Veterans gave their best, deserve the best
In October 1966, I called my family from Gustavus Adolphus College to let them know I had decided to become a Marine. I remember the call as if it was yesterday: My mother dropped the phone and didn’t say a word. My father, on the other hand, a World War II Navy veteran, had a much more eloquent response, applauding me for becoming “just another sea-going bellhop.”
Thus began my military career, with a proud call to serve.
My dad’s humor is what you’d expect from a Navy veteran who served in the South Pacific. For those who can remember 1966, my mom’s reaction was understandable. We were in the heart of the Vietnam conflict and the nightly news painted a grim story of what it meant to be in the U.S. military.
In 1969, I received my commission as a 2nd lieutenant, completed flight training, and deployed to Vietnam as a CH-46 helicopter pilot. I retired from the U.S. Marine Corps in 2009 at the rank of lieutenant general after 40 years of service to my country. My time as a Marine ignited a joyful love for aviation, an intense passion for our nation’s freedoms, and a deep appreciation for service.
I felt called to serve, once again, when I decided to run for Congress in 2016. This time, the service required a suit and tie, not a camouflage uniform. I ran for Michigan’s 1st Congressional District, which covers northern Michigan, and made it known from the beginning that I wouldn’t accept Washington’s status quo. I didn’t run to win a fancy title or position, and I have no intention of being a career politician. My goals are simple: to make this country a better place for all our kids and grandkids. I continually work to accomplish that goal by highlighting areas in which government is succeeding and shining a bright light on federal government failures.
Nowhere is that mindset more important than in my role on the U.S. House Veterans’ Affairs Committee.
Those with the responsibility of caring for our nation’s veterans must be held to the highest standards. More money doesn’t mean better outcomes, and the political party of the president shouldn’t preempt policy. In my first years in Congress, our committee passed bipartisan legislation like the VA Mission Act, the VA Accountability and Whistleblower Protection Act, and the Forever GI Bill. Those overdue changes have all been signed into law, and now it’s the Veterans Affairs Committee’s role to provide rigorous oversight during the VA’s implementation of the new policies.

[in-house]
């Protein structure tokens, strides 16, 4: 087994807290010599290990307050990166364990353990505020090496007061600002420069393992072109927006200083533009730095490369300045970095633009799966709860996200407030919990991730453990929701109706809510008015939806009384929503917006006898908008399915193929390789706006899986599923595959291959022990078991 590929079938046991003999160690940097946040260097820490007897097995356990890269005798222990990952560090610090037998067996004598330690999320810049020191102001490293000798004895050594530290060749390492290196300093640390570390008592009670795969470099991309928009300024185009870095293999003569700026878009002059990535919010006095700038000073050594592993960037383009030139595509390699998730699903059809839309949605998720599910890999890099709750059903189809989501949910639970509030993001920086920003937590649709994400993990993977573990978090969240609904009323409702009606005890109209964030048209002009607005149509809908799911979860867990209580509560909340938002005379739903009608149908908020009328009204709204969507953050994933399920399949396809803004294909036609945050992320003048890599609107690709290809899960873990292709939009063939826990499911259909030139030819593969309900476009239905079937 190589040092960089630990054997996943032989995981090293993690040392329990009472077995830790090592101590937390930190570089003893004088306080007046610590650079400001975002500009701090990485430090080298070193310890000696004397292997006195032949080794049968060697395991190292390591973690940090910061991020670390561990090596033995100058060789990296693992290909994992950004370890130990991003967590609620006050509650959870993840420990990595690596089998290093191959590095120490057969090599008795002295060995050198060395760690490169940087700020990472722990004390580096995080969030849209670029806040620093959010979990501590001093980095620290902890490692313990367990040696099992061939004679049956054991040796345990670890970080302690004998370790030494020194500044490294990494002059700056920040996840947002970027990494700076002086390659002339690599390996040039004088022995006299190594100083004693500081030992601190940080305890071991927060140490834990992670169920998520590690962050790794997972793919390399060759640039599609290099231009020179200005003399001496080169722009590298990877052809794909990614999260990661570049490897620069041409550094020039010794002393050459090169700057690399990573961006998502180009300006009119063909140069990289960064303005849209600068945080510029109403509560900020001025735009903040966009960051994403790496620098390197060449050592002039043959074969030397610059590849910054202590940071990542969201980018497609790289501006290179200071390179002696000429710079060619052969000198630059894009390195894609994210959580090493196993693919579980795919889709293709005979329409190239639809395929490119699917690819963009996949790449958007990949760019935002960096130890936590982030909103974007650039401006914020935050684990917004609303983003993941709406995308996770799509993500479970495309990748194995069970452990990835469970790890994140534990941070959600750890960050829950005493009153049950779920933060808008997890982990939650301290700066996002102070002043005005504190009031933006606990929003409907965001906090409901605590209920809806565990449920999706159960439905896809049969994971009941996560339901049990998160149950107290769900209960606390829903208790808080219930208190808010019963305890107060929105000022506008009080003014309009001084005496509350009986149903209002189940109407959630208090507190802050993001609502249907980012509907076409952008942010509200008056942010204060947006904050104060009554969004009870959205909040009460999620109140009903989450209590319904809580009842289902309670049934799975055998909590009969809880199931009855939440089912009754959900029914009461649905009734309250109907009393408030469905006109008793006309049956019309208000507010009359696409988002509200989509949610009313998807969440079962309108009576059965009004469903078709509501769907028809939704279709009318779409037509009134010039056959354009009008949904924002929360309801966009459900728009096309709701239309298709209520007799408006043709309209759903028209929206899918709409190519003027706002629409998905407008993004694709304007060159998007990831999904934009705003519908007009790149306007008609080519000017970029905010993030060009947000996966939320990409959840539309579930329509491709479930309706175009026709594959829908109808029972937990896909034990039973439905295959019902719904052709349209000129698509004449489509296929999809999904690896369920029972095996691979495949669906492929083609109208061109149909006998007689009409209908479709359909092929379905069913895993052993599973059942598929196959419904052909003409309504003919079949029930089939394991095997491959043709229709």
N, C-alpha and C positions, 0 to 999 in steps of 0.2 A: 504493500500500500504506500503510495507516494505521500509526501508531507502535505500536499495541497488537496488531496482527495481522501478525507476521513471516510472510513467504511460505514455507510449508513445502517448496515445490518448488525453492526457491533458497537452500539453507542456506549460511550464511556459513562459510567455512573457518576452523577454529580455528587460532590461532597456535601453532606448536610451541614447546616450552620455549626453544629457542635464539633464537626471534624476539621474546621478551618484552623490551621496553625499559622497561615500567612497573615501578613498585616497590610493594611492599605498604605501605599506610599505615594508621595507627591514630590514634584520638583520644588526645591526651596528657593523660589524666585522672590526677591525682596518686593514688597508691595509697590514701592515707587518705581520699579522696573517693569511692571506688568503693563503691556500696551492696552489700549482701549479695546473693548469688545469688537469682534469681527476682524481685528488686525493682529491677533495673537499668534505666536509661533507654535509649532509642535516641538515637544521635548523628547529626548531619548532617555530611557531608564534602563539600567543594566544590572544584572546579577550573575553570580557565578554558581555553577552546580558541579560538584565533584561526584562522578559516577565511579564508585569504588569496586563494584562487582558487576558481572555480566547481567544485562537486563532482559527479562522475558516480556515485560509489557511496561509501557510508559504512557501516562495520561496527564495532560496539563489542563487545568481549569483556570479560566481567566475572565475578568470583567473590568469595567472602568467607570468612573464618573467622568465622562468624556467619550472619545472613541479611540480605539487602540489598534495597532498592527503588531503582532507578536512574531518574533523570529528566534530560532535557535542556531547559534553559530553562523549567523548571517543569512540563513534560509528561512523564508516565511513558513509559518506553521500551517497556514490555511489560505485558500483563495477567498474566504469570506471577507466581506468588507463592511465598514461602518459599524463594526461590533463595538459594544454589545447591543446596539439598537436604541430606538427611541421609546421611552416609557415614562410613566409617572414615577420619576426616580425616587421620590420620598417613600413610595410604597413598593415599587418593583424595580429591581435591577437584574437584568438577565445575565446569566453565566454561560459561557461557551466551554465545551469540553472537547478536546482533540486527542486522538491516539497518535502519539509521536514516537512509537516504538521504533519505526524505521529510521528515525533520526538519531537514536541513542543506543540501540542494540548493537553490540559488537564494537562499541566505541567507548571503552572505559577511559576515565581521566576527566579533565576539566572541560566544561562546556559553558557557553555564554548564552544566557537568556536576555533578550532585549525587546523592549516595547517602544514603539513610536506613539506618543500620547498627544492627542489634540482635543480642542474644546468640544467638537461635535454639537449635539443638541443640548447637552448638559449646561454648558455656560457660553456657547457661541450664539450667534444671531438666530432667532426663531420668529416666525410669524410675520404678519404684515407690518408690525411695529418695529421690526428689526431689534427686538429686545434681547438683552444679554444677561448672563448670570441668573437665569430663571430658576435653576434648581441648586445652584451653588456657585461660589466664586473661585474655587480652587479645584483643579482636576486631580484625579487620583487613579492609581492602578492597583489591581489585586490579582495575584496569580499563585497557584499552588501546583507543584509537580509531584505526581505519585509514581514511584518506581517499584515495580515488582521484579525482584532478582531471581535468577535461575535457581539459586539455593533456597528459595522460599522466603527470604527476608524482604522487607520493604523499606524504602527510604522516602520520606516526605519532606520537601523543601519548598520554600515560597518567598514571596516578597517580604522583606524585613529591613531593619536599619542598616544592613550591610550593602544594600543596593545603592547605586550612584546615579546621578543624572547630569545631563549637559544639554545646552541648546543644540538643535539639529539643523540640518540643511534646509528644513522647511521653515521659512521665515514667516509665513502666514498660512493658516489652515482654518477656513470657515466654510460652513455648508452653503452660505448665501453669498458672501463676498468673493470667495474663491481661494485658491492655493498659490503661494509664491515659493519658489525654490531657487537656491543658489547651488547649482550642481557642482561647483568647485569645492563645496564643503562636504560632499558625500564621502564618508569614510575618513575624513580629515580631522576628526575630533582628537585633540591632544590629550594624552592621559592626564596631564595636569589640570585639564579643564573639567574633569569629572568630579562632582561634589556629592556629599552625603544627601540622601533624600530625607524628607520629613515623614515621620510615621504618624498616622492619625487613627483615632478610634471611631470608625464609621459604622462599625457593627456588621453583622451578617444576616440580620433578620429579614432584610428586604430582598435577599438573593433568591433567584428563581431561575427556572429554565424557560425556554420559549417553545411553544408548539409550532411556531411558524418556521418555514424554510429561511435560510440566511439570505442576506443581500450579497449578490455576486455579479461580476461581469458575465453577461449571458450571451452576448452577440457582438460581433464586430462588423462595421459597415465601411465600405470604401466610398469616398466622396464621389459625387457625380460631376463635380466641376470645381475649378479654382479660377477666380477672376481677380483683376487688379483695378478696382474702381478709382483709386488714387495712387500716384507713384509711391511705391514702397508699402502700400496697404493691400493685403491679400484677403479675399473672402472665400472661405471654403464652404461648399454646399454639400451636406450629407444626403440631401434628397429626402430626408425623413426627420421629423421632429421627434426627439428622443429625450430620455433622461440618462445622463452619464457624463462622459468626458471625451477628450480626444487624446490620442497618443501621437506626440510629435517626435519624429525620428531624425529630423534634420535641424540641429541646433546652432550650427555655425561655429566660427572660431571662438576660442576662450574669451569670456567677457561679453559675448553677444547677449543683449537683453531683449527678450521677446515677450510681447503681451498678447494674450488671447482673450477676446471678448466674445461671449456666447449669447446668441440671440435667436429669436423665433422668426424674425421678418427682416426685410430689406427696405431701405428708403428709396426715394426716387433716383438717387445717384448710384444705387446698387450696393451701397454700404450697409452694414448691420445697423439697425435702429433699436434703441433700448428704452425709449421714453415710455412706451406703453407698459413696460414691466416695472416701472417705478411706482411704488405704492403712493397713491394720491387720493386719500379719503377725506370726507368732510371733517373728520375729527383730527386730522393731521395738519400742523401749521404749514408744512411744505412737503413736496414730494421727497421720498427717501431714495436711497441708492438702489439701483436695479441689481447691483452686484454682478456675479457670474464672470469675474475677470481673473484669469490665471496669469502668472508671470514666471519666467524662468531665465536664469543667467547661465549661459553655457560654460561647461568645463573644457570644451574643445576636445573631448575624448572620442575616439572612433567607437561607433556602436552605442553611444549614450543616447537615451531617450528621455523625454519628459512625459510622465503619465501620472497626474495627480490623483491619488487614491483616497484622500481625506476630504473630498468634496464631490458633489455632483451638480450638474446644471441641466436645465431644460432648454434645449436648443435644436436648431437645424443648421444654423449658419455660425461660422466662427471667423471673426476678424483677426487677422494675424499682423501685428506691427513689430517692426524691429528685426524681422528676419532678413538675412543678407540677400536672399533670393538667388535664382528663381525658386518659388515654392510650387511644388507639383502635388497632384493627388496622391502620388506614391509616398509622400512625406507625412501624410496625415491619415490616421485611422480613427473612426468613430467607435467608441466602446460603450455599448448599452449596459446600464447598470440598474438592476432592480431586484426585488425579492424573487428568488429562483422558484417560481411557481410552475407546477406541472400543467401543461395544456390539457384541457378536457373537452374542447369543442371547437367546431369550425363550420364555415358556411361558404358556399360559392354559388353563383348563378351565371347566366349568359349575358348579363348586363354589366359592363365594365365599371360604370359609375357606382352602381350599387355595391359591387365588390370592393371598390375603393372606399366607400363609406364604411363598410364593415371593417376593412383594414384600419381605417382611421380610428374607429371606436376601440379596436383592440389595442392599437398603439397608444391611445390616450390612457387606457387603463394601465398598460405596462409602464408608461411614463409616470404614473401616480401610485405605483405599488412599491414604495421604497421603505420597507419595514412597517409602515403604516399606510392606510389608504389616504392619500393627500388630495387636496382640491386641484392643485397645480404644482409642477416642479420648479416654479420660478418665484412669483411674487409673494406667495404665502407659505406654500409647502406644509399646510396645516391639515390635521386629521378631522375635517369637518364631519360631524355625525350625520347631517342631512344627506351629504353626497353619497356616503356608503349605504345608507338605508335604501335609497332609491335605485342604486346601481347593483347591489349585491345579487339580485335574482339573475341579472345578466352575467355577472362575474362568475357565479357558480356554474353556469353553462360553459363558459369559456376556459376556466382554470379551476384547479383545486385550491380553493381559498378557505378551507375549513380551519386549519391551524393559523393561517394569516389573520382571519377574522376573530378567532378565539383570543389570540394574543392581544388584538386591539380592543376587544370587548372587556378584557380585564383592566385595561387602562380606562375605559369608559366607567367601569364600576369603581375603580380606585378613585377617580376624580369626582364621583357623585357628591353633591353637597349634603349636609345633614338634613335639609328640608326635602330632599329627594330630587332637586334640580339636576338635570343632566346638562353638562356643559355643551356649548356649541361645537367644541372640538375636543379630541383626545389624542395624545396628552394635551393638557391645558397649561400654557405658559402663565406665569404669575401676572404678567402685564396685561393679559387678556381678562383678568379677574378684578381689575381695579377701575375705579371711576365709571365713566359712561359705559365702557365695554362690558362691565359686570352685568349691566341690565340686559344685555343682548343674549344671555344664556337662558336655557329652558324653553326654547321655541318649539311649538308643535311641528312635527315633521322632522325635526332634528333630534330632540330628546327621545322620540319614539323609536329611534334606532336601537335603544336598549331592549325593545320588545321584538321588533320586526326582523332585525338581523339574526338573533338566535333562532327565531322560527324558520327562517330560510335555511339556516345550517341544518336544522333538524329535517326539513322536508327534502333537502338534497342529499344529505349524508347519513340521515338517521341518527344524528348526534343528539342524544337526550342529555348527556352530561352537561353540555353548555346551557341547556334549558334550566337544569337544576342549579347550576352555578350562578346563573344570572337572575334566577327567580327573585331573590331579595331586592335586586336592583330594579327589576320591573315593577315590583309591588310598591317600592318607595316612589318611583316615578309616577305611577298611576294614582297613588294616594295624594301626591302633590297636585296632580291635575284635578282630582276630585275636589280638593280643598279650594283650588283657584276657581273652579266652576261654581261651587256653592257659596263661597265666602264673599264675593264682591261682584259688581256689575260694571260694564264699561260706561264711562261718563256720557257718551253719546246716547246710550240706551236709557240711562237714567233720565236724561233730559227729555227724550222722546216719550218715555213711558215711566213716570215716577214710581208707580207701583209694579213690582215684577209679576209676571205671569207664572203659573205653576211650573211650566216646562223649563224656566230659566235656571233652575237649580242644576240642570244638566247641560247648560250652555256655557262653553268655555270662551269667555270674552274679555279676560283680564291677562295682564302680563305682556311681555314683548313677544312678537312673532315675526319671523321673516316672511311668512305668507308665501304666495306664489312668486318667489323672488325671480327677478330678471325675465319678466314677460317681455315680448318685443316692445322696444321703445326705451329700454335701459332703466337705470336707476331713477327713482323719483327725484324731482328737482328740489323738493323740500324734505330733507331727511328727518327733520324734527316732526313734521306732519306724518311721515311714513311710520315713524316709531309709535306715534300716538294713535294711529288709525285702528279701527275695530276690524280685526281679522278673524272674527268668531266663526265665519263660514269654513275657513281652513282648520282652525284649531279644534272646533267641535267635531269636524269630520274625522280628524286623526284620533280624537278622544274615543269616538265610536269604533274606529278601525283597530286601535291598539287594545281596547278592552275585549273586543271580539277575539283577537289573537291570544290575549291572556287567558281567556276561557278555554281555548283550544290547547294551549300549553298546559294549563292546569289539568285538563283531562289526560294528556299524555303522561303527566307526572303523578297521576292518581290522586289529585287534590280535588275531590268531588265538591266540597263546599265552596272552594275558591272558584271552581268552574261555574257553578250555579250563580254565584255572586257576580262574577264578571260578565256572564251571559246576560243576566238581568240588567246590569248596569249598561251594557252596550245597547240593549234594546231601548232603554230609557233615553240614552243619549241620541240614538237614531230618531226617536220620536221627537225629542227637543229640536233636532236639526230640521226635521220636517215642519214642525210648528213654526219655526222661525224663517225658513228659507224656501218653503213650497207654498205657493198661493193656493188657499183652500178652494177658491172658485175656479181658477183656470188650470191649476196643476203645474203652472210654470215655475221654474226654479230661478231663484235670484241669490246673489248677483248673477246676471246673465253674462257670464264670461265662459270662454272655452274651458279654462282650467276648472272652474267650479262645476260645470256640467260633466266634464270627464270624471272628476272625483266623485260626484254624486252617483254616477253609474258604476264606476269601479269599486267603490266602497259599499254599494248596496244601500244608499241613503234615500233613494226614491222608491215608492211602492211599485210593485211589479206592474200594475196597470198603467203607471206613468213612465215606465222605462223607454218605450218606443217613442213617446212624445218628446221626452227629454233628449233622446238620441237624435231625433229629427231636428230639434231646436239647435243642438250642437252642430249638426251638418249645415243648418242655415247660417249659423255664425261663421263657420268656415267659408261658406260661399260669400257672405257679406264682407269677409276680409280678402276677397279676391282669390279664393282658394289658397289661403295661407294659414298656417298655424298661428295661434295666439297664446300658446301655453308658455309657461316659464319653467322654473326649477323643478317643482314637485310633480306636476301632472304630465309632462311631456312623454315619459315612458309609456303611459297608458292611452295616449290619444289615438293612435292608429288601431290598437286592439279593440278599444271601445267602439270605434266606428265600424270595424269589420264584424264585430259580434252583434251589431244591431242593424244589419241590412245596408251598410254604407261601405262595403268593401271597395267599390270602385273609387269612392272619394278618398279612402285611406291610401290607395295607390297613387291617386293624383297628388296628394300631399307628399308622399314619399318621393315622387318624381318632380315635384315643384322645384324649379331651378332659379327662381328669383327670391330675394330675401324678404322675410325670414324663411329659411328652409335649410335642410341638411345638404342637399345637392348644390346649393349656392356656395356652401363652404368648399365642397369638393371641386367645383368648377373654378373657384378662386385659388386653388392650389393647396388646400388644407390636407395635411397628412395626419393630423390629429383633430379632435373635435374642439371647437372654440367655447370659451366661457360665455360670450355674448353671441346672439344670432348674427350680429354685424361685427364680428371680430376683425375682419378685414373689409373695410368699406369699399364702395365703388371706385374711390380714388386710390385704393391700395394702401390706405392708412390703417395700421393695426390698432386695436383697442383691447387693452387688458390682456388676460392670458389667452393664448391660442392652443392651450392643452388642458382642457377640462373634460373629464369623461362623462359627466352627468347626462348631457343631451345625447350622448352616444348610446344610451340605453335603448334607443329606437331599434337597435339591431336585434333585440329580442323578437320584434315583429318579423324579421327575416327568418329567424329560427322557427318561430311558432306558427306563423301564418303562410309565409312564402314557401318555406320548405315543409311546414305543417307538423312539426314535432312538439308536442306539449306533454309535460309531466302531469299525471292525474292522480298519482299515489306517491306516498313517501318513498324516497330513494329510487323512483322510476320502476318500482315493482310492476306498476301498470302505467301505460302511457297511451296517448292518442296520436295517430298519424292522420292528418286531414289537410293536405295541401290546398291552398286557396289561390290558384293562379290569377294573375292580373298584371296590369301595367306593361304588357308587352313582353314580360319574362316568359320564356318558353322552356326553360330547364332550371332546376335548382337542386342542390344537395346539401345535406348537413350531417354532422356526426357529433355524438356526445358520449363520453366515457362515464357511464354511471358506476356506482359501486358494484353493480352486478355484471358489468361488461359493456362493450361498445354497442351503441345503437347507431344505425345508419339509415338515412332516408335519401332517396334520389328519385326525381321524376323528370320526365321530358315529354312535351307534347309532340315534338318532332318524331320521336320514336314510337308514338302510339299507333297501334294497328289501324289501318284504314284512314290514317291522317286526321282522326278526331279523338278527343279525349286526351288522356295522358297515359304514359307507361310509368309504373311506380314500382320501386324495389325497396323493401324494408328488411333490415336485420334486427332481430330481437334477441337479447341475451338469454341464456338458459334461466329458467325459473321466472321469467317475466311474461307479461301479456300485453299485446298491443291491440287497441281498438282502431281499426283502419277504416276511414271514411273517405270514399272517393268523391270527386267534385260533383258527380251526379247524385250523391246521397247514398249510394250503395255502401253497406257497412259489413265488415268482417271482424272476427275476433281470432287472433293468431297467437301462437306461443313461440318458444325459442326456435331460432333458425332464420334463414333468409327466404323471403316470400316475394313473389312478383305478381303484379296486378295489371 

Our veterans gave their best when their government asked, and now it’s time they receive the best in return.
As we celebrate National Military Appreciation Month, let us acknowledge the immense challenges still ahead to fix a system that has left thousands of our brothers and sisters behind. There are veterans in my district who have waited up to a decade for appeals to be resolved, and veterans from Korea and Vietnam who have died before ever having their cases settled. Here in America, the greatest country in the world, we must and will do better.
Appreciating our servicemembers is more than a slogan. Heartfelt appreciation demands action. It’s time each of us step up and do more. As communities, as neighbors, as politicians, as a nation, we can — and must — do better to truly honor the service and sacrifice of those who have served to protect our freedoms:our veterans!
U.S. Rep. Jack Bergman, a Republican, represents Michigan’s 1st Congressional District. He sits on the U.S. House Armed Services Committee and the House Committee on Veterans’ Affairs. Bergman served in the Marine Corps for 40 years, retiring in 2009 at the rank of lieutenant general. After being elected in November 2016, Bergman became the highest-ranking combat veteran ever elected to Congress.